I've a 10 GB file I want to share with the world. But my bandwidth is usual cable modem and I certainly can't take on 100,000 simultaneous download. Does protocol in Upspin enable peer-to-peer file sharing so I can share large files with the world while still on limited bandwidth?
The solution to the problem you describe is BitTorrent.
It's great to see that they try to think outside the box and actually innovate on something that the Dropbox engineers also could've (and now also "should have") thought of.
The left hand doesn't seem to know what the right hand is doing it seems. Why not use another Google backed project, grpc, for their rpc stuff? I can understand not wanted extra dependencies, but then why depend on protobuf?
How many files per directory has this been tested on?
I work on a very similar system with similar goals (global file namespace which will return a list of physical file locations and a collection of software based on that), but for scientific data and we've been trying to scale to millions of files per directory. It'd be great to have a baseline.
Not a massive number. The current DirServer implementation will likely run into problems once the corpus reaches a certain size. But there can be more than one DirServer implementation, as long as it satisfies the interface. (https://godoc.org/upspin.io/upspin/#DirServer)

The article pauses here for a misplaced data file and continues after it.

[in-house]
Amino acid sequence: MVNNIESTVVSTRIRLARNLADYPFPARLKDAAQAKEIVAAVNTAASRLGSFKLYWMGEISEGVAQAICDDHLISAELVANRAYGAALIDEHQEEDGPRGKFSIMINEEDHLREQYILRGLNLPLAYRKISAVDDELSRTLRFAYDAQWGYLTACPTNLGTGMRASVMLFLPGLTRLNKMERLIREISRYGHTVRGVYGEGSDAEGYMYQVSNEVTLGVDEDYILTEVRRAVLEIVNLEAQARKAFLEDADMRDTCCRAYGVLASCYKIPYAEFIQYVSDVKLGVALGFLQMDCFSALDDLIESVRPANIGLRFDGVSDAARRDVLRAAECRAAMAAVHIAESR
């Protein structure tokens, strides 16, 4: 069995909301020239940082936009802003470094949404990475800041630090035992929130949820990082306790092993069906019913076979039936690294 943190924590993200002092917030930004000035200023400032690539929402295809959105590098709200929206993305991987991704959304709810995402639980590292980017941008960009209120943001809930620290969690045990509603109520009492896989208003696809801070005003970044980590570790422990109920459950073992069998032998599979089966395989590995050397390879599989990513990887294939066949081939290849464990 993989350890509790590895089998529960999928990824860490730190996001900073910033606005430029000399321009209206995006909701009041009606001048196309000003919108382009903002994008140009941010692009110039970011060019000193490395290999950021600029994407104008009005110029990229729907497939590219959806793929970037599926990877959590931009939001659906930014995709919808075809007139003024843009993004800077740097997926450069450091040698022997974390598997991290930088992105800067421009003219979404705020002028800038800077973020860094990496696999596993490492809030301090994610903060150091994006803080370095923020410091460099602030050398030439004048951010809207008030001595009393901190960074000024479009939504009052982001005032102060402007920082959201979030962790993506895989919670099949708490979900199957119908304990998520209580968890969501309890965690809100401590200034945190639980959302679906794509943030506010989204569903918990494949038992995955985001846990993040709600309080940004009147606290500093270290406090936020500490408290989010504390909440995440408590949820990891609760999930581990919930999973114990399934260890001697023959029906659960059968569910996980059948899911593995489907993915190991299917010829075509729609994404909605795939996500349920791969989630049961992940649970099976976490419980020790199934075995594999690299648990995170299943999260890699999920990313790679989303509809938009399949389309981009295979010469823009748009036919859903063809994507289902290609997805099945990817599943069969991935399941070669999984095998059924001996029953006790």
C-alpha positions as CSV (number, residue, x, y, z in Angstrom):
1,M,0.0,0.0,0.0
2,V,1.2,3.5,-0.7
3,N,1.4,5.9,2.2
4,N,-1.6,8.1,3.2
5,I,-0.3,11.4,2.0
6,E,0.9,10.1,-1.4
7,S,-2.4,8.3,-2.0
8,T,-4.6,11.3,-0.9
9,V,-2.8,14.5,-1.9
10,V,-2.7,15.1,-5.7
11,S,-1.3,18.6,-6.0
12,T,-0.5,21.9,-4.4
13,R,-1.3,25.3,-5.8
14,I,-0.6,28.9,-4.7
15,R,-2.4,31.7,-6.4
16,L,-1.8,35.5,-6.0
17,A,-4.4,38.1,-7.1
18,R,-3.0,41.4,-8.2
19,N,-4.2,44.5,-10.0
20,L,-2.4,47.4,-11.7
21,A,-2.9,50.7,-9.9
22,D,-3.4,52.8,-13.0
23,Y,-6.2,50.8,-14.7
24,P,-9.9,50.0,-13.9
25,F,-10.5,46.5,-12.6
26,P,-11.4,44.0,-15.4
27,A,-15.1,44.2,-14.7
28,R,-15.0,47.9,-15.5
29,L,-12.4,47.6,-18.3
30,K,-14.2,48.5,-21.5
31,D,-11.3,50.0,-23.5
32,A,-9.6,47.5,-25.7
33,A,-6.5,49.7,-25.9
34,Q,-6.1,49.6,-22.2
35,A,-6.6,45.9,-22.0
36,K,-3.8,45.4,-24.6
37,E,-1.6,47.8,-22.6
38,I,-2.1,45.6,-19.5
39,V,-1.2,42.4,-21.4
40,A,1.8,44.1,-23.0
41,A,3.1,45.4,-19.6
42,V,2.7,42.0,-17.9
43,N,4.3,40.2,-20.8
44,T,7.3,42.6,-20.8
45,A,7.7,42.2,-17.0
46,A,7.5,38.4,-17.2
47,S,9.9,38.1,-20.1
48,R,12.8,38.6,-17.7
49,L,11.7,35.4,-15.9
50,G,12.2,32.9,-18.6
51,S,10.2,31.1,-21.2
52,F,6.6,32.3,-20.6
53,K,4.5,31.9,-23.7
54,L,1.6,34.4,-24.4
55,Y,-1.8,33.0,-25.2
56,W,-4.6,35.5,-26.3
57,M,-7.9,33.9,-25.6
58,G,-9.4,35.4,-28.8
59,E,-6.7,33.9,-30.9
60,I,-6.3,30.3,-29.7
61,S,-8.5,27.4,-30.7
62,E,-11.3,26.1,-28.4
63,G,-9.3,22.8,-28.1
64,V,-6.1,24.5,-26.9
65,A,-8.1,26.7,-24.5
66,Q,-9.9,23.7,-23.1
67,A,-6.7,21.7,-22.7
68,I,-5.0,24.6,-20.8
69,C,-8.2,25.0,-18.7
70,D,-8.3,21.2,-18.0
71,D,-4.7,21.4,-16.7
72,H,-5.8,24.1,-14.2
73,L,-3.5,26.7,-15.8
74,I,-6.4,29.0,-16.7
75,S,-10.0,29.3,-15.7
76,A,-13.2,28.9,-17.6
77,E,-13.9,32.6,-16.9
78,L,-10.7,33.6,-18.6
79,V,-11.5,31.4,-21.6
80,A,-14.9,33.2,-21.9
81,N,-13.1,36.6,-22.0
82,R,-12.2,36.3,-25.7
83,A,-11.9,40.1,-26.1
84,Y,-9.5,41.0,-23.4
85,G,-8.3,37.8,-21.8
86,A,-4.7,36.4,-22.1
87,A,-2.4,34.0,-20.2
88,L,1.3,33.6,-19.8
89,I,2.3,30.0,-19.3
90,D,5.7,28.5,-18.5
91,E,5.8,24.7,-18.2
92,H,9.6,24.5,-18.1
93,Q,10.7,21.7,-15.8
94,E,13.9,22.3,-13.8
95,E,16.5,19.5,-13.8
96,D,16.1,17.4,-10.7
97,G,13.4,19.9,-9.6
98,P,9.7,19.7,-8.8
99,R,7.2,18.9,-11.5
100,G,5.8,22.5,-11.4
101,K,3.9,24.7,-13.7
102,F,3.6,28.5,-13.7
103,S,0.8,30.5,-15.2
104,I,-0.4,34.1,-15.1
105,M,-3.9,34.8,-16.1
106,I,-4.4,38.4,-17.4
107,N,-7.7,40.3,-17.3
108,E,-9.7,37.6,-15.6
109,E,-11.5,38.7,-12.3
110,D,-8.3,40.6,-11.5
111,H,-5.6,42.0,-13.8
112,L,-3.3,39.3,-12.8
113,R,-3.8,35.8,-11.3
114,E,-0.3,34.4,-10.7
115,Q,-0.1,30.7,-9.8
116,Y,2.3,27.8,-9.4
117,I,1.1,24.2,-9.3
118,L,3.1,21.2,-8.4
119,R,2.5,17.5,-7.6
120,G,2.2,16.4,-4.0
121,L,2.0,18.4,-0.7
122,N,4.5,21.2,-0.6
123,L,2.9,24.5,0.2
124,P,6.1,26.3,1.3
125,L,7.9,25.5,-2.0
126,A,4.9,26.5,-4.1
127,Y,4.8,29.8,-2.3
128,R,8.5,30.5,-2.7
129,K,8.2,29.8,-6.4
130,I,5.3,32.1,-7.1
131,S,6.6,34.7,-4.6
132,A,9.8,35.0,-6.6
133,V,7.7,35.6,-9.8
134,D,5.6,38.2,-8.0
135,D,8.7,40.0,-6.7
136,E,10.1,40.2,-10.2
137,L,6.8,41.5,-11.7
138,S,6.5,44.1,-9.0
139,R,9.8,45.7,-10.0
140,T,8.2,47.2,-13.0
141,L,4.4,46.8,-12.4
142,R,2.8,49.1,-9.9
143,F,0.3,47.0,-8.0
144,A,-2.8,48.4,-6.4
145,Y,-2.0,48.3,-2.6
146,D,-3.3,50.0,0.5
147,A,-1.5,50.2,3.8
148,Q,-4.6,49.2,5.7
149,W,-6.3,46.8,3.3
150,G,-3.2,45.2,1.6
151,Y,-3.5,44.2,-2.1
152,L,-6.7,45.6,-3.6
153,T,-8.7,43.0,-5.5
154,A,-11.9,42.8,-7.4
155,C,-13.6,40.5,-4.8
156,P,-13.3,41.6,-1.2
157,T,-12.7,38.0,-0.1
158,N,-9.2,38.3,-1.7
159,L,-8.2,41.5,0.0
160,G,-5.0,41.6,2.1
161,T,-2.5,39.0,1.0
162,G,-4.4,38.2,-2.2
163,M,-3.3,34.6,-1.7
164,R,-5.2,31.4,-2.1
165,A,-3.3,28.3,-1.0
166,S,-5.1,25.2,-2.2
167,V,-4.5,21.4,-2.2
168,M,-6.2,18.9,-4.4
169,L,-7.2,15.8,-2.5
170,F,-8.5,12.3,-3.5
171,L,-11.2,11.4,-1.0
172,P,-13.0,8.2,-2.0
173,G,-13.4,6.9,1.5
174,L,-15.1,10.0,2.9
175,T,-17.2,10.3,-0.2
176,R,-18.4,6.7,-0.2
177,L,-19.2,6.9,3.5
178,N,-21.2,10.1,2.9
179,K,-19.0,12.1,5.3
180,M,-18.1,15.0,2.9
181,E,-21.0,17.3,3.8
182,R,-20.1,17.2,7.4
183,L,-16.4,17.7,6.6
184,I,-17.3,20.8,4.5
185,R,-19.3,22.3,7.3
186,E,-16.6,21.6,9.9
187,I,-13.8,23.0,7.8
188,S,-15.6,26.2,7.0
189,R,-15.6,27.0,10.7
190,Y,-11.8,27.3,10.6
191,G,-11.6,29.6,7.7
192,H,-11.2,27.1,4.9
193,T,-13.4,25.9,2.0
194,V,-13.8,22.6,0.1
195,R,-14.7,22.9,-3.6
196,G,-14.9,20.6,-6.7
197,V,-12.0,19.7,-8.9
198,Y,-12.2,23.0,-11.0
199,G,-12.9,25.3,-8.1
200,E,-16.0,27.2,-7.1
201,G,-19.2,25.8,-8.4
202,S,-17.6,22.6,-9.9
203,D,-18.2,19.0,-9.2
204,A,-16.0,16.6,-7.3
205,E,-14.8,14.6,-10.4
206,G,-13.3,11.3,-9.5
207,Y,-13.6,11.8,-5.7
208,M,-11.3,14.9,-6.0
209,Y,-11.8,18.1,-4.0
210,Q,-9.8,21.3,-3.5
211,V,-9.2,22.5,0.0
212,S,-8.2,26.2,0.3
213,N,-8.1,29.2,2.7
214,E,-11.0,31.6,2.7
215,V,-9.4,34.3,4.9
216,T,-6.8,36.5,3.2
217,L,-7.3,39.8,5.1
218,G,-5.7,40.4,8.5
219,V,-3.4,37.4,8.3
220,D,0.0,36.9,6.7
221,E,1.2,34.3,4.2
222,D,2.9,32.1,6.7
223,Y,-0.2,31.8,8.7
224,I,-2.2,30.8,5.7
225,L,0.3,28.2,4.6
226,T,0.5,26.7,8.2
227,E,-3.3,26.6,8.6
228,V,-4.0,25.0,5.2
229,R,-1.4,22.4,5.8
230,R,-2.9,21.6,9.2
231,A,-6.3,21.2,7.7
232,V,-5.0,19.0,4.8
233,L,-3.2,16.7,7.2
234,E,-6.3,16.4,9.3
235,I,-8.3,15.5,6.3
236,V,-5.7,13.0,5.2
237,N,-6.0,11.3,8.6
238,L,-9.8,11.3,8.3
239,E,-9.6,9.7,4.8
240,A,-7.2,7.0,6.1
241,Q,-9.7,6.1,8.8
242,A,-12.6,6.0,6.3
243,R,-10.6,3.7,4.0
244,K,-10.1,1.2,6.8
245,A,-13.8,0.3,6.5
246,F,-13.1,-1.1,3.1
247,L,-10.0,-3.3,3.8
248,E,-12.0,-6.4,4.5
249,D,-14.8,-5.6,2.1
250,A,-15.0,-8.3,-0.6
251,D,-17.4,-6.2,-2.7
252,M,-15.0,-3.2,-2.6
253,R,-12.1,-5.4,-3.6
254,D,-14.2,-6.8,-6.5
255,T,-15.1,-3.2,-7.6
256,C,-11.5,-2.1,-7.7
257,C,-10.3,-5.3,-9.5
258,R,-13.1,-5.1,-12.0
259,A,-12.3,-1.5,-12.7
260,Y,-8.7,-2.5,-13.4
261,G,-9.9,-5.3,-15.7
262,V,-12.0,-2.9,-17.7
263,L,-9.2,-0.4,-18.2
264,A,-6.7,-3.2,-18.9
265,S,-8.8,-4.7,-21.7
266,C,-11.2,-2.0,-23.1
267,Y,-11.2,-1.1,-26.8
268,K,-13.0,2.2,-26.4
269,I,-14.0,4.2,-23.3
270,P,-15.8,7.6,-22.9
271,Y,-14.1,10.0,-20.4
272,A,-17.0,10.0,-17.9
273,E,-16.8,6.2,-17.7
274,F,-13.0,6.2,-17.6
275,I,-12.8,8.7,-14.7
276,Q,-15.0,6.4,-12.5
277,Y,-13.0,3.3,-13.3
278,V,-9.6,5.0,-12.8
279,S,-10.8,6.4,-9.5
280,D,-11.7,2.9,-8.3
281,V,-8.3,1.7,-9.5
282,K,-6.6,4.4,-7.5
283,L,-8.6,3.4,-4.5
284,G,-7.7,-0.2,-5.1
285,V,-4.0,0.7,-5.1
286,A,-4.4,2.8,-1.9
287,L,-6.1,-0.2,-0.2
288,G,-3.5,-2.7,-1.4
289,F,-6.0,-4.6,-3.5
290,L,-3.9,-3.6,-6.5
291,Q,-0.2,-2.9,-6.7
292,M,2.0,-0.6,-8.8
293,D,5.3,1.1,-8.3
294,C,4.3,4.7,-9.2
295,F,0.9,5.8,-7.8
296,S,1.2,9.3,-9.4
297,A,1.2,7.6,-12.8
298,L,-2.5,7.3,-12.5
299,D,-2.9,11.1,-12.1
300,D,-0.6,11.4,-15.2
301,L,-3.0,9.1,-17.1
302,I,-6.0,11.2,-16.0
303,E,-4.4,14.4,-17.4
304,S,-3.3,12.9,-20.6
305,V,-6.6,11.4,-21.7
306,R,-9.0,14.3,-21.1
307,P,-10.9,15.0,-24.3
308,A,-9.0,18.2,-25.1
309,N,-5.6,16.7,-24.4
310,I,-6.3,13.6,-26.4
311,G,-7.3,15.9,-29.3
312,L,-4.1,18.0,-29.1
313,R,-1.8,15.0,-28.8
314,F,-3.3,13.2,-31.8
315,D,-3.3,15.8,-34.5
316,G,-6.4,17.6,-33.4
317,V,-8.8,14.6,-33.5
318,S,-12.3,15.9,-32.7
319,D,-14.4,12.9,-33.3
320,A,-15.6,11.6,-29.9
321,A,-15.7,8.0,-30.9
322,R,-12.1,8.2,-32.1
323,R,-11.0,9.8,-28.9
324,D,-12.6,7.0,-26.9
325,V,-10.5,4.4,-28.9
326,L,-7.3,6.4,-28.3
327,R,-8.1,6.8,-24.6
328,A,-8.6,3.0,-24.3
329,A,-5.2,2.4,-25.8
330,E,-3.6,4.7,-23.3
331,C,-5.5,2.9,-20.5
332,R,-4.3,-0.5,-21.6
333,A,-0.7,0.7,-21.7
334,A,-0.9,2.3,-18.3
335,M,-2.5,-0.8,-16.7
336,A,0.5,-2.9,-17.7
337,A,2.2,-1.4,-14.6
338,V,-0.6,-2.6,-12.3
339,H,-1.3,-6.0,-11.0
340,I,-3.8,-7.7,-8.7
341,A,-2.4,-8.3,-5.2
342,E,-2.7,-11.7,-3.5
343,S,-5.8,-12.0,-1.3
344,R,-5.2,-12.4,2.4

Curious how this would work implementation-wise. Since the DirServer knows the file size (or at least has block descriptors), how would a custom StoreServer for the camera send back a dynamic-sized block? Would you define one block in the DirServer with a max size and allow the StoreServer to respond with a frame of any size below that max? Does the client validate the block sizes equate between the DirServer and StoreServer? Would the DirServer have to be "in on" the camera implementation alongside StoreServer for any of this to work?
I'm not sure I understand the problem with URLs. "Copy share link" is a standard operation both on the web and in apps.
And, not that it's the main idea, but merging the file paths and an email address is something 'everyone' can understand. Twitter built a whole business around @somebody.
edit: Many potantial uses are described in the overview. Read the whole thing. https://upspin.io/doc/overview.md
--the CERN team
I filed an issue: https://github.com/upspin/upspin/issues/209
Edit: google drive for example has a list of known hashes of pirate files and you can't share links to files matching those. I imagine something similar will be in effect here?